Another reason why higher education providers must move beyond academic awards and towards a focus on transferrable skills is the digital revolution, which continues to disrupt multiple industries. By enabling students to adapt to rapidly changing working conditions, there’s long-term value in embedding employability into the student experience, differentiating students through an increasingly relevant focus on graduate employment outcomes.

Complicating matters is how the tertiary education sector interacts with the labour market. Industries often move much faster than academic institutions can respond, requiring new skills and specialisations long before course content can be developed and taught. This inertia can have flow-on effects, including skills shortages in some sectors, oversupply in others, and altered or unrealistic graduate expectations upon entering the workforce.

In 2015, a survey found the top skills valued by employers included collaboration, decision-making and problem-solving². A 2016 report corroborated these results, further adding strategic thinking and analytical thinking³. How can universities cater to these requirements, embedding employability without having to rewrite the curriculum each time?

The skills within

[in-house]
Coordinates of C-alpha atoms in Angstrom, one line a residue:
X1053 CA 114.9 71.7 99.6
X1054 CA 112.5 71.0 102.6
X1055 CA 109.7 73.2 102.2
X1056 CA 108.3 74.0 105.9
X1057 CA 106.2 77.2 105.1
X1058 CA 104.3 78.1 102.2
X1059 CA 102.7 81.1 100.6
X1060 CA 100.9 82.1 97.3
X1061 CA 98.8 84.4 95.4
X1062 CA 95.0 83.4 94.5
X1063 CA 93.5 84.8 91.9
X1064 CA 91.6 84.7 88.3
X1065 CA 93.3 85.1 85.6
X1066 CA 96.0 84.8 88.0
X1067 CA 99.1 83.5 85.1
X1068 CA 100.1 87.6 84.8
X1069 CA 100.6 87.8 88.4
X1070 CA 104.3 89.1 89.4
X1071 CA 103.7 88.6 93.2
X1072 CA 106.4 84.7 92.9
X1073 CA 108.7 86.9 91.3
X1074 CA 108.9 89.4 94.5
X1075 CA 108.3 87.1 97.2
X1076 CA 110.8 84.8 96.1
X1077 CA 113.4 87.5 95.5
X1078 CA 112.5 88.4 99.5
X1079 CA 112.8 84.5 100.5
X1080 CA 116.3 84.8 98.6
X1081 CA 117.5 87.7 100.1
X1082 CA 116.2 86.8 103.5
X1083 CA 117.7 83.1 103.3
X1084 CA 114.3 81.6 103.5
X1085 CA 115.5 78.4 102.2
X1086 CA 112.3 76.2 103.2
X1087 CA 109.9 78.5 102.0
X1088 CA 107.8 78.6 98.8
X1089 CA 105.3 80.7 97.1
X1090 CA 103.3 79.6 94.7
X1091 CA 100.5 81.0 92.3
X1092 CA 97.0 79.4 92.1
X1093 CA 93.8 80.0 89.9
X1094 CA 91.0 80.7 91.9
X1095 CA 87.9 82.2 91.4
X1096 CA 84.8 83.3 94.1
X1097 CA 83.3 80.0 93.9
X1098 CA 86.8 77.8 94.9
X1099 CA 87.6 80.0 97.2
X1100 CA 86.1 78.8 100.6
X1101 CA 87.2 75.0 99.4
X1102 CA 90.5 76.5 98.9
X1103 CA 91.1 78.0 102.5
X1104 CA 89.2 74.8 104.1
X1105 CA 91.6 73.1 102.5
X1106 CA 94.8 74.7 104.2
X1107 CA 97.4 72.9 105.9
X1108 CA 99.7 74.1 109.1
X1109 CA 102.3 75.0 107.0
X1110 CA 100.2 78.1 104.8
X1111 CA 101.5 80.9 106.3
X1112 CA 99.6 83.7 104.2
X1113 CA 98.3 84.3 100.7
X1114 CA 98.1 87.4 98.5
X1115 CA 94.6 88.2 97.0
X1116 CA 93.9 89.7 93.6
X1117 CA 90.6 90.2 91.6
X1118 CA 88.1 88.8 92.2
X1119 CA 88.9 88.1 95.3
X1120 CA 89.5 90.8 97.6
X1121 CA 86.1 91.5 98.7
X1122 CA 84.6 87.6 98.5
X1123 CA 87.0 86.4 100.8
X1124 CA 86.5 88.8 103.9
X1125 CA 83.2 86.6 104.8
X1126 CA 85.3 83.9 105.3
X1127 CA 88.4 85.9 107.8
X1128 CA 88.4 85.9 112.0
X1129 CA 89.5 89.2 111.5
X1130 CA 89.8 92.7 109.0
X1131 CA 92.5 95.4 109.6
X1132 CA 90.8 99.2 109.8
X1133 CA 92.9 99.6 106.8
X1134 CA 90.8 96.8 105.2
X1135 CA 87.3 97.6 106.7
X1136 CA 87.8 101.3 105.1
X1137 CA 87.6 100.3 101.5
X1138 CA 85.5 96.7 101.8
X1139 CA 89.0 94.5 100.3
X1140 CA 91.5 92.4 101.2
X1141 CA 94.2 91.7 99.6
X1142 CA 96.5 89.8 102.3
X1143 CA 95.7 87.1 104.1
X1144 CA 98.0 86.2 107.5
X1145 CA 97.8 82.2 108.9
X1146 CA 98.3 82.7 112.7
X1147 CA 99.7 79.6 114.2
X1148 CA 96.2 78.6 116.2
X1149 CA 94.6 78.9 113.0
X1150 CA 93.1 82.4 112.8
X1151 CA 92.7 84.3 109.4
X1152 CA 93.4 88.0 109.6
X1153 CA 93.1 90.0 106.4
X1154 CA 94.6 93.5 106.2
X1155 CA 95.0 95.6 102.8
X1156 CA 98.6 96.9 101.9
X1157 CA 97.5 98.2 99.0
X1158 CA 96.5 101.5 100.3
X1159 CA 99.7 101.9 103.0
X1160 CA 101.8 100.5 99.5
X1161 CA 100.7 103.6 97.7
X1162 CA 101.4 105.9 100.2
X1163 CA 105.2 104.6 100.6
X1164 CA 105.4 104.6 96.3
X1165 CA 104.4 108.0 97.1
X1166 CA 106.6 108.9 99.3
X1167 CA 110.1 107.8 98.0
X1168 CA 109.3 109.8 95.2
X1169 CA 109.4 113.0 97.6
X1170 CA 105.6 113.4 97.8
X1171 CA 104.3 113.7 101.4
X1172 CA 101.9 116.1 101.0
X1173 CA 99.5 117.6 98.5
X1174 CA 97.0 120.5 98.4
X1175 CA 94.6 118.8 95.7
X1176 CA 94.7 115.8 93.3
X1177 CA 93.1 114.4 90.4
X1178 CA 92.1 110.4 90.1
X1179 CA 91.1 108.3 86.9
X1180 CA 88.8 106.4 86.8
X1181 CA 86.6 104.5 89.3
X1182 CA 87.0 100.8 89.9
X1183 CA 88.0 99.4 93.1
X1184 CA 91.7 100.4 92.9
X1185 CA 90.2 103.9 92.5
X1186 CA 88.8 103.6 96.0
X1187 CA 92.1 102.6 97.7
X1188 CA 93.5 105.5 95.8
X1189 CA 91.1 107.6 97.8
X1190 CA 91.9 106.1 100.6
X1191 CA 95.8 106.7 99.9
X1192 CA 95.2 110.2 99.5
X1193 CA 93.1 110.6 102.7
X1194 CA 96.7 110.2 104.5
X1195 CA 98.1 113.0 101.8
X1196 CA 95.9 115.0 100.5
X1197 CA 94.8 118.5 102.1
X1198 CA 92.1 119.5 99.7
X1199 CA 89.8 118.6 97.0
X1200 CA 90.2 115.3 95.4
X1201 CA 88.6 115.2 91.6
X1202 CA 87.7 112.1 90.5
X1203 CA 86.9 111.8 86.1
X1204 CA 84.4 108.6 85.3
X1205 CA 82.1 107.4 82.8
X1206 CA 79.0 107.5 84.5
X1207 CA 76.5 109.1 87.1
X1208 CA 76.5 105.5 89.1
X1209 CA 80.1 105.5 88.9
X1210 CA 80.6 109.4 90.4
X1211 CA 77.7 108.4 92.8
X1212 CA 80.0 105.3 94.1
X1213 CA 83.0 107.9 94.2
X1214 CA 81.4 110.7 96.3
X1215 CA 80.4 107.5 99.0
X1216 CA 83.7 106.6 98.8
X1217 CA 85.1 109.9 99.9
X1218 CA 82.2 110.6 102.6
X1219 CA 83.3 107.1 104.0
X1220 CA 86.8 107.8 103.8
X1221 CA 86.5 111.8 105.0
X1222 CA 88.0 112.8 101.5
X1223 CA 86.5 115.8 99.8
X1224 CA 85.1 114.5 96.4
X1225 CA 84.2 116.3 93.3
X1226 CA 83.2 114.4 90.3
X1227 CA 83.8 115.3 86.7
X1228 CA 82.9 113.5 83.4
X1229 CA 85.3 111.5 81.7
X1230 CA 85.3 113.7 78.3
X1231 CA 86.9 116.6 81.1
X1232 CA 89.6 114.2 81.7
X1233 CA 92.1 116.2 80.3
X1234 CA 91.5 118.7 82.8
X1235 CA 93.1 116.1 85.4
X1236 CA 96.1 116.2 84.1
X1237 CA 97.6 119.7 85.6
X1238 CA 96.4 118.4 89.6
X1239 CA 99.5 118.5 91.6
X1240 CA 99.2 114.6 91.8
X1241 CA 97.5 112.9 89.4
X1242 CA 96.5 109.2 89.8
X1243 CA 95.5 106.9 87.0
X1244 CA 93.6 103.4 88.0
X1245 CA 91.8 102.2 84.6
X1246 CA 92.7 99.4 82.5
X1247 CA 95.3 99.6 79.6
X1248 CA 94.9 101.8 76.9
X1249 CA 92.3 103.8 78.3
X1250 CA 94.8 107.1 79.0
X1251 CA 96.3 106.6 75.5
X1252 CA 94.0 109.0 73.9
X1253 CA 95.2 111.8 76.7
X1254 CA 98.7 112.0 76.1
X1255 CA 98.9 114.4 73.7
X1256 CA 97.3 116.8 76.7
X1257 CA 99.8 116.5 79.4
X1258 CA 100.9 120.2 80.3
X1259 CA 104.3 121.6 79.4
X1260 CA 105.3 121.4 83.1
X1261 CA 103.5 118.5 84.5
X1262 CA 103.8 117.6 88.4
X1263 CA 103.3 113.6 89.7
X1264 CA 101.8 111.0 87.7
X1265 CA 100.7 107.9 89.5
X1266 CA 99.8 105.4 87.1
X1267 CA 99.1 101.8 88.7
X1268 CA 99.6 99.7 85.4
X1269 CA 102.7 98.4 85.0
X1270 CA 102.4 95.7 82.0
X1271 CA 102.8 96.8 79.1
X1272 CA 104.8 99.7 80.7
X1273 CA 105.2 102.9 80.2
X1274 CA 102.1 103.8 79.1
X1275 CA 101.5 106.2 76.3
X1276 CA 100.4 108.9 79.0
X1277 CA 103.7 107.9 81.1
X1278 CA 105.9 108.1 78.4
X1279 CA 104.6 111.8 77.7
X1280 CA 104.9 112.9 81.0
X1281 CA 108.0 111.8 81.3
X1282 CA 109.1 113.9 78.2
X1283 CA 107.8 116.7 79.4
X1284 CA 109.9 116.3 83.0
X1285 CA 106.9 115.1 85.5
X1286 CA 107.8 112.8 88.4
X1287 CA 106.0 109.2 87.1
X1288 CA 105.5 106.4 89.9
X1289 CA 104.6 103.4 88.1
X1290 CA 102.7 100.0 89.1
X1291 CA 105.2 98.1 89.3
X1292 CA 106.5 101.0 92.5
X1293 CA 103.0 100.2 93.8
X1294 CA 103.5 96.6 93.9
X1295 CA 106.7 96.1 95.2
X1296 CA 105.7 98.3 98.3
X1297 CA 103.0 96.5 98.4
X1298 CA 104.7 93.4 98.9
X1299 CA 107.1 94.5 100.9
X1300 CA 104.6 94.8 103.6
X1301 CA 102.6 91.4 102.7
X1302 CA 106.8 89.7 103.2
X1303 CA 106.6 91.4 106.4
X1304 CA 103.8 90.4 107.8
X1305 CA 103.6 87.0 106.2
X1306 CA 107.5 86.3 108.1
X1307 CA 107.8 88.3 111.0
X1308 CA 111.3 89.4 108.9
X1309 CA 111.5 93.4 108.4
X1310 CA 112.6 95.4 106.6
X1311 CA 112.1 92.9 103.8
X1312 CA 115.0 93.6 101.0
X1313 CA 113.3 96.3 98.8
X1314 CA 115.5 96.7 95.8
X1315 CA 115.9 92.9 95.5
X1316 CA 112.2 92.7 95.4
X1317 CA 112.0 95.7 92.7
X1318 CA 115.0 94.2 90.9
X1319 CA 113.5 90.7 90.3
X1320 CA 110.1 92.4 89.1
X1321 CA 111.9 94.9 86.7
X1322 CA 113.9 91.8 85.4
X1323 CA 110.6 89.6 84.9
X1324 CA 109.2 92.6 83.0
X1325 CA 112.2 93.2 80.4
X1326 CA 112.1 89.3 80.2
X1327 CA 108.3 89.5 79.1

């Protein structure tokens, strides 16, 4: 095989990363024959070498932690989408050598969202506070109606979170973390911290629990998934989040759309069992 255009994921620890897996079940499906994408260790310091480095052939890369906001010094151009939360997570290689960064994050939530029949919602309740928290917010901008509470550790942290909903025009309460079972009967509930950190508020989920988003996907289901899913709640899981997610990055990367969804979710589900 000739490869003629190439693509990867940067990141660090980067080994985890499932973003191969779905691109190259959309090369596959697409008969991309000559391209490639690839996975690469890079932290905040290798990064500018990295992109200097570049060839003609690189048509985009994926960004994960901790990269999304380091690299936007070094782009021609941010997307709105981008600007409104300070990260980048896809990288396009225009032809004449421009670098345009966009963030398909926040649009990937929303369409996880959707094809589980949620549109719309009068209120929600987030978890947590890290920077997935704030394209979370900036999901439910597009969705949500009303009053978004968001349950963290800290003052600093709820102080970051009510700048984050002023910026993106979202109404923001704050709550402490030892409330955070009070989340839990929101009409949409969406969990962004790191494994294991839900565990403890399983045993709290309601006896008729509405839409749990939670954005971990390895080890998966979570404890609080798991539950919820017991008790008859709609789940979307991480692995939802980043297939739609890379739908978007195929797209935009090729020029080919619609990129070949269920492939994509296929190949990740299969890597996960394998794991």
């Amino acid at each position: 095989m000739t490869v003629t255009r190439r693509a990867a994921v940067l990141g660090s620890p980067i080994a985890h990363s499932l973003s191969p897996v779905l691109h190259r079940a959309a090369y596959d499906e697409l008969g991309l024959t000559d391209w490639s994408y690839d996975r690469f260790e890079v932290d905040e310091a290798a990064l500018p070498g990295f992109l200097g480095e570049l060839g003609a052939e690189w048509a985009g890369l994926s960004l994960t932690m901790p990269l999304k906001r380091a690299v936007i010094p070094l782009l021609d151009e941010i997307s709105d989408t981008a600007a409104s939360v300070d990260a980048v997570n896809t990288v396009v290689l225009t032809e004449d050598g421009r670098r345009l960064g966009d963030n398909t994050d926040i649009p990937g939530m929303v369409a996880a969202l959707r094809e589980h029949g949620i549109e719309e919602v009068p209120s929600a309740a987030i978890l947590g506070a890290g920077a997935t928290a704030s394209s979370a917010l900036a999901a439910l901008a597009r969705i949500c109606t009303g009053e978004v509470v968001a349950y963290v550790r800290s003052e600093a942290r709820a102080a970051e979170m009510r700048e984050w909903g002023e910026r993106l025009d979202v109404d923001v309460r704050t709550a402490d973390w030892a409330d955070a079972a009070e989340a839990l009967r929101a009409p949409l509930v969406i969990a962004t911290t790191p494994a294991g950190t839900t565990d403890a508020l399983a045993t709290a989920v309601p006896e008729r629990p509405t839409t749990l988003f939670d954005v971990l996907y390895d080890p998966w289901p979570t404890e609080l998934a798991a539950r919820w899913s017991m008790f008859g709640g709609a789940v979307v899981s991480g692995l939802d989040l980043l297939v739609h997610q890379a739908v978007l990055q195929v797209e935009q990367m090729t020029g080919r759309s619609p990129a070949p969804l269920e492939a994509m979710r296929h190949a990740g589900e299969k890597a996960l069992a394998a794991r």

the student experience

In many cases, students are already participating in activities – both on and off-campus – that expose them to employability skills without even realising it. In these circumstances, it’s less about finding and teaching new skills and more about empowering students to recognise the skills they’re already developing, using tools to track progress and articulate their value to potential employers.

Put another way, it’s about helping students reach an ‘Aha!’ moment, independently understanding what their student experience means for them as they move from one life stage to another.

Embracing technology
in education

In some university courses, this kind of skills development is already occurring, with units specifically structured to reflect on what students are doing in and out of class and linking it back to their employability. Having worked across the higher education sector with both local and global universities, however, I’ve noticed this initiative is not yet widespread.

Moreover, this sort of critical self-reflection and personal growth doesn’t always come naturally. Any tools or mechanisms developed to help students undertake their endeavour towards employability should therefore be easy and flexible – making digital a viable candidate.

the channel